The secrets of Jin-Shei

It had been the hottest summer in living memory.

The secrets of Jin-Shei takes place in a colorful world (fictional medieval Asian country) and has several equally colorful characters. And yet I felt obliged to read this book, instead of diving into it and wallowing into its details and colors like Scrooge Duck in his money.

Jin-Shei binds a couple of women on a deep level, with friendship, love and responsibilities. The first couple of hundred pages tell the reader about these Jin-Shei sisters and their lives before the bad guy shows up. But the bad guy is more of an idea than a person, and therefore several of the characters are ‘bad’ from time to time as well. After this introduction the story speeds up, throws life and death at the reader and I simply couldn’t care about any thing. Even while writing this review, I find it tough to keep focus and remember what it was about this book.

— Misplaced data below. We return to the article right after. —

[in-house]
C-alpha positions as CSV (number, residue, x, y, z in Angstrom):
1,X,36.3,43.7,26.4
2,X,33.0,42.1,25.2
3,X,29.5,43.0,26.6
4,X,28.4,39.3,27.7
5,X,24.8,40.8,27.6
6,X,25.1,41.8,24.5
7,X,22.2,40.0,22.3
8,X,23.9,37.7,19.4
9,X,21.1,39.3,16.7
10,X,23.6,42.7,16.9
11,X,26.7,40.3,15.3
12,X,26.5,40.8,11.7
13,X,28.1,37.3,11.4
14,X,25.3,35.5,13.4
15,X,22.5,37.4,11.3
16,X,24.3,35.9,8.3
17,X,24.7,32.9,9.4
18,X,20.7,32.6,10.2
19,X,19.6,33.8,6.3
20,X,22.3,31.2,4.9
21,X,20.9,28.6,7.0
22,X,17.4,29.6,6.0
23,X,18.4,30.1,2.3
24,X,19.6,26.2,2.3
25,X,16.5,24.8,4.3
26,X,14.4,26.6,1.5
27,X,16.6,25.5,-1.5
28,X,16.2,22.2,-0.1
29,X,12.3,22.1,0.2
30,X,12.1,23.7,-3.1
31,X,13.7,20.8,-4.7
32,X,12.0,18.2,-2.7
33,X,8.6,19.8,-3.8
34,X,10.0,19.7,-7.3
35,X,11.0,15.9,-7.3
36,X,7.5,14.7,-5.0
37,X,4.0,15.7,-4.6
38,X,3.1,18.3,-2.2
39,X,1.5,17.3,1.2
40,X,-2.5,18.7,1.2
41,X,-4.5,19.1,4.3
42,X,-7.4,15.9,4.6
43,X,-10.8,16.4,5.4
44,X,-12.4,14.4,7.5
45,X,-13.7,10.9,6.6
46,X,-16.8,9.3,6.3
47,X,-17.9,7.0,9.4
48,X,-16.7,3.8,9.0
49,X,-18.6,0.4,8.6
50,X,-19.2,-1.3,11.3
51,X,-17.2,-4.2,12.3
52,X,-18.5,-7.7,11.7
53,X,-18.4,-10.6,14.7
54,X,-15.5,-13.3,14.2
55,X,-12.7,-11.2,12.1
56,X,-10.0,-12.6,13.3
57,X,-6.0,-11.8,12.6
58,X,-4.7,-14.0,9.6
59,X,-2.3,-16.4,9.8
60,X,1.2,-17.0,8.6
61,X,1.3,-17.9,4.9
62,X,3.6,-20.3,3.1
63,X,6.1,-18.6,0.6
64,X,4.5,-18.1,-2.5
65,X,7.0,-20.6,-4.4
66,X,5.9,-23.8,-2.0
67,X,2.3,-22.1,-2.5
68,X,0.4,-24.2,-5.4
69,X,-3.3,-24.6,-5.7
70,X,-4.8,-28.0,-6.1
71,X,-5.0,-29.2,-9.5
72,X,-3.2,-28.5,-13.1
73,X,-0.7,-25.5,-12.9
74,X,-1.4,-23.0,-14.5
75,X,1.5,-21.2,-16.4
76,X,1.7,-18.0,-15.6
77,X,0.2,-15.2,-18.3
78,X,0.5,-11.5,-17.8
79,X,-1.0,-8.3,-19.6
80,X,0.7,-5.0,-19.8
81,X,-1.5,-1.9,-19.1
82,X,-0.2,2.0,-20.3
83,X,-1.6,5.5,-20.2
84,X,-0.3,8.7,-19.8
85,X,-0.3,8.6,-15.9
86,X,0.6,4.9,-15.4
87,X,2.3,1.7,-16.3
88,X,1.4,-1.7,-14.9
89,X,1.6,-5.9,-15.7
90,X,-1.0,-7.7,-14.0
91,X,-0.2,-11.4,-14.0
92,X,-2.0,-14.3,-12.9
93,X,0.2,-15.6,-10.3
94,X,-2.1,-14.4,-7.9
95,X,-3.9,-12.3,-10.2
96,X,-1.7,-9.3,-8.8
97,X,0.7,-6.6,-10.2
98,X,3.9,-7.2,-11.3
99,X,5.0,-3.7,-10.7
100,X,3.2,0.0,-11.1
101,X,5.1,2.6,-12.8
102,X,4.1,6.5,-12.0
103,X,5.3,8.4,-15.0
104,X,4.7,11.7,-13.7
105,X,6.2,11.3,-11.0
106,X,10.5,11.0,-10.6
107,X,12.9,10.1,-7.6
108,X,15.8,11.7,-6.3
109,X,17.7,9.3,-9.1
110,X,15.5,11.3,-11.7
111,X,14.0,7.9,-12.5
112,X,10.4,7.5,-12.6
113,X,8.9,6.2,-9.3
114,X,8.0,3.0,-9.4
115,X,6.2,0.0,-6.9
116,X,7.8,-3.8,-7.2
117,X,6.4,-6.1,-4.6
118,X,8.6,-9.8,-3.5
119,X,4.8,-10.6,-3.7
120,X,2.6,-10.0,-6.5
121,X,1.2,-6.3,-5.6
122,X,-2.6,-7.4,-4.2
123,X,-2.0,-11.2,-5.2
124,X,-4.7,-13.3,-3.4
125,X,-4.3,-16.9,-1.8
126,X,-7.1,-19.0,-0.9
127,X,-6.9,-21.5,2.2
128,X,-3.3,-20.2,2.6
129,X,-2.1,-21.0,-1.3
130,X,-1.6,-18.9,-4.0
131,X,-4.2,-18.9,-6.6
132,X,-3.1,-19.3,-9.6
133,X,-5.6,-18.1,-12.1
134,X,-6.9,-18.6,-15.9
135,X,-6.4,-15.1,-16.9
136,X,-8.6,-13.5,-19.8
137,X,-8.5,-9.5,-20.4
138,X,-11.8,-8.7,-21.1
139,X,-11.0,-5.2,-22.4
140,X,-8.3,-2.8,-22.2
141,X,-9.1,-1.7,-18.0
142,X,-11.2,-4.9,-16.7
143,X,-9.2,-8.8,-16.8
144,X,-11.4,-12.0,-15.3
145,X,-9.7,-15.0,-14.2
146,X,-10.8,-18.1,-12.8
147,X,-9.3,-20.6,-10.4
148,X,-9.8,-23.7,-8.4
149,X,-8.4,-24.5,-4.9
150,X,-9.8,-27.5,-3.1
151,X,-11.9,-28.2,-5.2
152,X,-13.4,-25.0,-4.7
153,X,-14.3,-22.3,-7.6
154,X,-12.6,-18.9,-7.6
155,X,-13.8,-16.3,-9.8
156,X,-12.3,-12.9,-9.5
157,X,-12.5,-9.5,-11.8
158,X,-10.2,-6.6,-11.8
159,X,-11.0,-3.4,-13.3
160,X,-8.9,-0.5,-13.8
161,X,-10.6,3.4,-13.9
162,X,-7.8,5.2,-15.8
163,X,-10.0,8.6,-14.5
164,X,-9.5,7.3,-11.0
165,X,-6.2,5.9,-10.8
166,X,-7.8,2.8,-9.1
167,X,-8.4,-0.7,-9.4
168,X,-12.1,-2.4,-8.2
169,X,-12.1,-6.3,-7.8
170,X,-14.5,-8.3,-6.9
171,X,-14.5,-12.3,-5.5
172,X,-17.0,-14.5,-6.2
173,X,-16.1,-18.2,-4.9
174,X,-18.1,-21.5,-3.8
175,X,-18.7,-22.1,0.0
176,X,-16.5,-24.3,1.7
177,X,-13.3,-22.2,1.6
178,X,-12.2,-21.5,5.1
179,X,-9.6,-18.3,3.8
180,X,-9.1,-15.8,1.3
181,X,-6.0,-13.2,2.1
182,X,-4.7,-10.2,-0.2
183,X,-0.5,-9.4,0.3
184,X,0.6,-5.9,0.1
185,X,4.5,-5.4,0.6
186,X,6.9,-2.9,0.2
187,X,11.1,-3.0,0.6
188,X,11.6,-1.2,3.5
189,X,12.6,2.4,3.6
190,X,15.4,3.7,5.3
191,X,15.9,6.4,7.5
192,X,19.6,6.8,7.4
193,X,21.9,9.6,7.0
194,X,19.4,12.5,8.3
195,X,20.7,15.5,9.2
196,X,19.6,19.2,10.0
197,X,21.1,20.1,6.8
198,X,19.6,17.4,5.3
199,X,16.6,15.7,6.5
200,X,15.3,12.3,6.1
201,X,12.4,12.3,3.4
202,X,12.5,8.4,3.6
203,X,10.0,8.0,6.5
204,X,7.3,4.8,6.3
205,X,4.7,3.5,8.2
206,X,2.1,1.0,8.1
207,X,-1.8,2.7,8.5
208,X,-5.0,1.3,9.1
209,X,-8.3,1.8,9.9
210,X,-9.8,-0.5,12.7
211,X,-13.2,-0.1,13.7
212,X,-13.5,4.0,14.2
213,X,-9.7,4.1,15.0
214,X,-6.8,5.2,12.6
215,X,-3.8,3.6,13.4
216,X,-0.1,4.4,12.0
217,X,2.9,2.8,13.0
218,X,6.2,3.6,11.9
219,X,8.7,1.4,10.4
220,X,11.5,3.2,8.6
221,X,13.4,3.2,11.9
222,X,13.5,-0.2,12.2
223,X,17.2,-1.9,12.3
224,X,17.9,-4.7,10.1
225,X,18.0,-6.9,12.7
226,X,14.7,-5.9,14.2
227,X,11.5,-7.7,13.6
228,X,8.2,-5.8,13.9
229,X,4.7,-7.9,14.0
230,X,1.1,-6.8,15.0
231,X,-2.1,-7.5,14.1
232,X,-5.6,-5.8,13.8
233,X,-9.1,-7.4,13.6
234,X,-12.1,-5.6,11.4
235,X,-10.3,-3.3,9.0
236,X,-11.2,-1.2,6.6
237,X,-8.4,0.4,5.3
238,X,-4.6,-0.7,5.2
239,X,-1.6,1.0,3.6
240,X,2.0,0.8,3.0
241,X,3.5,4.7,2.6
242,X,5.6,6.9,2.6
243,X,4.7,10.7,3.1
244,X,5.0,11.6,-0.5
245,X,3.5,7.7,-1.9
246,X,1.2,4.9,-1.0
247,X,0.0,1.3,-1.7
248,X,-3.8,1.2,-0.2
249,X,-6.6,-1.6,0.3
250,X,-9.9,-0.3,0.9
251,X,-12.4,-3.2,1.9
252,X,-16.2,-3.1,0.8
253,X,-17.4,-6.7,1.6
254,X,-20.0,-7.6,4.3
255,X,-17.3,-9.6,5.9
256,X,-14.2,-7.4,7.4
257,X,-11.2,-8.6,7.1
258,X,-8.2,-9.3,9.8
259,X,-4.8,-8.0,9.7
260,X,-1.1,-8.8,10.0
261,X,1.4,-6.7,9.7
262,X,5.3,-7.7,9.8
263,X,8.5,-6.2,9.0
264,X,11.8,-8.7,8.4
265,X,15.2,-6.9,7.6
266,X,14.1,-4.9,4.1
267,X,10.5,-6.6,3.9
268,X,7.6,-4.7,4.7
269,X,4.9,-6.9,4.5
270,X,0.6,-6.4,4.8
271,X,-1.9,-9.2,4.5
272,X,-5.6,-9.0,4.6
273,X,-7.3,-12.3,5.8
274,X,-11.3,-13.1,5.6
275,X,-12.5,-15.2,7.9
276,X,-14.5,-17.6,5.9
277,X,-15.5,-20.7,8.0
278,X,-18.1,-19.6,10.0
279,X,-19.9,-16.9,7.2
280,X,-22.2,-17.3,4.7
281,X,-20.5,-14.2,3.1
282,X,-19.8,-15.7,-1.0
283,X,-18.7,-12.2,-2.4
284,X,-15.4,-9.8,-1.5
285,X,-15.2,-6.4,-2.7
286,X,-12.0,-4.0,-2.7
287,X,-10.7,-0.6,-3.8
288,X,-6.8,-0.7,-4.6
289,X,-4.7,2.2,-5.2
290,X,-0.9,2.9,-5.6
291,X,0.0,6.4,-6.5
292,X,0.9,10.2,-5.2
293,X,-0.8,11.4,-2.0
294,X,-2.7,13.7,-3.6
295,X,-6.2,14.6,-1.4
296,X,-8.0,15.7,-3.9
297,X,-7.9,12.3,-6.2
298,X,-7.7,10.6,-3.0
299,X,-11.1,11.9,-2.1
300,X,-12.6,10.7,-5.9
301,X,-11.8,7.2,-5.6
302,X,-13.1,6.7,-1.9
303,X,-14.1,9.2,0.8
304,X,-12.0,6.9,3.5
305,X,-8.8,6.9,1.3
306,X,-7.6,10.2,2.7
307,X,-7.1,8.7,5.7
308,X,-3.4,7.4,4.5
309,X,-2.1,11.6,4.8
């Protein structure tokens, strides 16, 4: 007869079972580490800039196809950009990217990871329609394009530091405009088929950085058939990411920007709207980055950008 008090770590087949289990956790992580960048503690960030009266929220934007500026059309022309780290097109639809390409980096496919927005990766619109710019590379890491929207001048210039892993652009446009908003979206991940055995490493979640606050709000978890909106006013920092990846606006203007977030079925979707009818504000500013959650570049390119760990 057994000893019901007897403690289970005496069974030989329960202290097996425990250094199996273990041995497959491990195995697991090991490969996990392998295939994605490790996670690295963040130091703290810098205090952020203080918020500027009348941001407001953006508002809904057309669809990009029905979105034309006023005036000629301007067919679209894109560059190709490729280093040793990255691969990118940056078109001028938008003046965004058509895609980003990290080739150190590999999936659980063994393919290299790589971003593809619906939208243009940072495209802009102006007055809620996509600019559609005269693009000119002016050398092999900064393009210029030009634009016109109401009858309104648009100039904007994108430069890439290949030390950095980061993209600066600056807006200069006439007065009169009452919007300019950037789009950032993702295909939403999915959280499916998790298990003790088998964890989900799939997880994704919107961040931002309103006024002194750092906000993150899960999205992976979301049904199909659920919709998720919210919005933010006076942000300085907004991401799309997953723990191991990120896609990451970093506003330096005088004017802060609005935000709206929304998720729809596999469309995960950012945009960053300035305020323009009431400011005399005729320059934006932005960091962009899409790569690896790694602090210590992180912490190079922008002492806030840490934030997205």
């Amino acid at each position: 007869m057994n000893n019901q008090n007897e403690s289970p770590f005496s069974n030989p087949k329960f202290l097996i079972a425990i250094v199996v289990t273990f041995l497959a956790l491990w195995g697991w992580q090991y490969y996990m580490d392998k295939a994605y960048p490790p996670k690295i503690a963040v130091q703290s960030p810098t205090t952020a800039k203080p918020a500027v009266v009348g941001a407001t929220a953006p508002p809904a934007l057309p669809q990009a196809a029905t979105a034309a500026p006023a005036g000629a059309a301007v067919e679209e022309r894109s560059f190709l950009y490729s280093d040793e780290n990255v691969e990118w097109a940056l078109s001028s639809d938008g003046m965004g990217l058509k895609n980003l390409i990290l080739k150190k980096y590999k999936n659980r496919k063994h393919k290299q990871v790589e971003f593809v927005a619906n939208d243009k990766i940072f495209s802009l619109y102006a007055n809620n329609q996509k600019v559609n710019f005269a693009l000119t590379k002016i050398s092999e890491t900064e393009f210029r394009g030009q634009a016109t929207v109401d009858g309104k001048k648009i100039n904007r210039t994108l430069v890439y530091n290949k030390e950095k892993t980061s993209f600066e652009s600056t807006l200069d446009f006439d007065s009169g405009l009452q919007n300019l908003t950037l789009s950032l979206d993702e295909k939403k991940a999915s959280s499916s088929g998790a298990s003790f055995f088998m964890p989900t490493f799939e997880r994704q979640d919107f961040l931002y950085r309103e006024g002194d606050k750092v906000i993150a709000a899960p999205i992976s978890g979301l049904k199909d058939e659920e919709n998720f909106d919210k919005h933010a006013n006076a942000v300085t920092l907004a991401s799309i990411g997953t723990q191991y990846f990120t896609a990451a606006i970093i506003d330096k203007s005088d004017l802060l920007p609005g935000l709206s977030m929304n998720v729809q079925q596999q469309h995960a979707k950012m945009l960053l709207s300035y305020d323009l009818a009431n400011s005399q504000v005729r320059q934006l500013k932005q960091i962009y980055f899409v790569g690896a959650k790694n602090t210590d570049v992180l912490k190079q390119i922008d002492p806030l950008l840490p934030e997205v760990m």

So what’s wrong about The secrets of Jin-Shei? The book isn’t tough to read, there’s diversity but not too much to make it puzzling and hard to follow and it gives the reader pretty pictures in detail and ‘historical’ facts. Jin-Shei and me simply didn’t click. It can happen with books as well as with people. This makes it harder to decide on recommending it of course, but I’ll say: go on, read it. This book has a lot to offer.

 The secrets of Jin-Shei, Alma Alexander, Harper Collins 2004

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